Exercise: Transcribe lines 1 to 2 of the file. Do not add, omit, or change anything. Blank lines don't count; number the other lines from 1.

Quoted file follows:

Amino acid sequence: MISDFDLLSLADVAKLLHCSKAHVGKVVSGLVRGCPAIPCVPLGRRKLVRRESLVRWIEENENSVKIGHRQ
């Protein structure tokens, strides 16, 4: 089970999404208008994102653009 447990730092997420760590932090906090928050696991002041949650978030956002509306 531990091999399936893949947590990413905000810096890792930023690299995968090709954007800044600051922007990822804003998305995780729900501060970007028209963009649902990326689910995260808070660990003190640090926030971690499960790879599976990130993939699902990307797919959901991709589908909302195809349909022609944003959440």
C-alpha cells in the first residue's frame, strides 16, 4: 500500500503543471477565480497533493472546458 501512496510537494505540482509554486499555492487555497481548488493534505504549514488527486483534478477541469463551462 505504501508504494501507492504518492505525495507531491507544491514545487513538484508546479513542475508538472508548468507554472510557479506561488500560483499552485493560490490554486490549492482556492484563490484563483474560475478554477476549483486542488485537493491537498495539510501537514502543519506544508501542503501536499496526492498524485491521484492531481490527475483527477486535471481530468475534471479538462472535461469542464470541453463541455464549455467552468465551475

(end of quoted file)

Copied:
Amino acid sequence: MISDFDLLSLADVAKLLHCSKAHVGKVVSGLVRGCPAIPCVPLGRRKLVRRESLVRWIEENENSVKIGHRQ
């Protein structure tokens, strides 16, 4: 089970999404208008994102653009 447990730092997420760590932090906090928050696991002041949650978030956002509306 531990091999399936893949947590990413905000810096890792930023690299995968090709954007800044600051922007990822804003998305995780729900501060970007028209963009649902990326689910995260808070660990003190640090926030971690499960790879599976990130993939699902990307797919959901991709589908909302195809349909022609944003959440």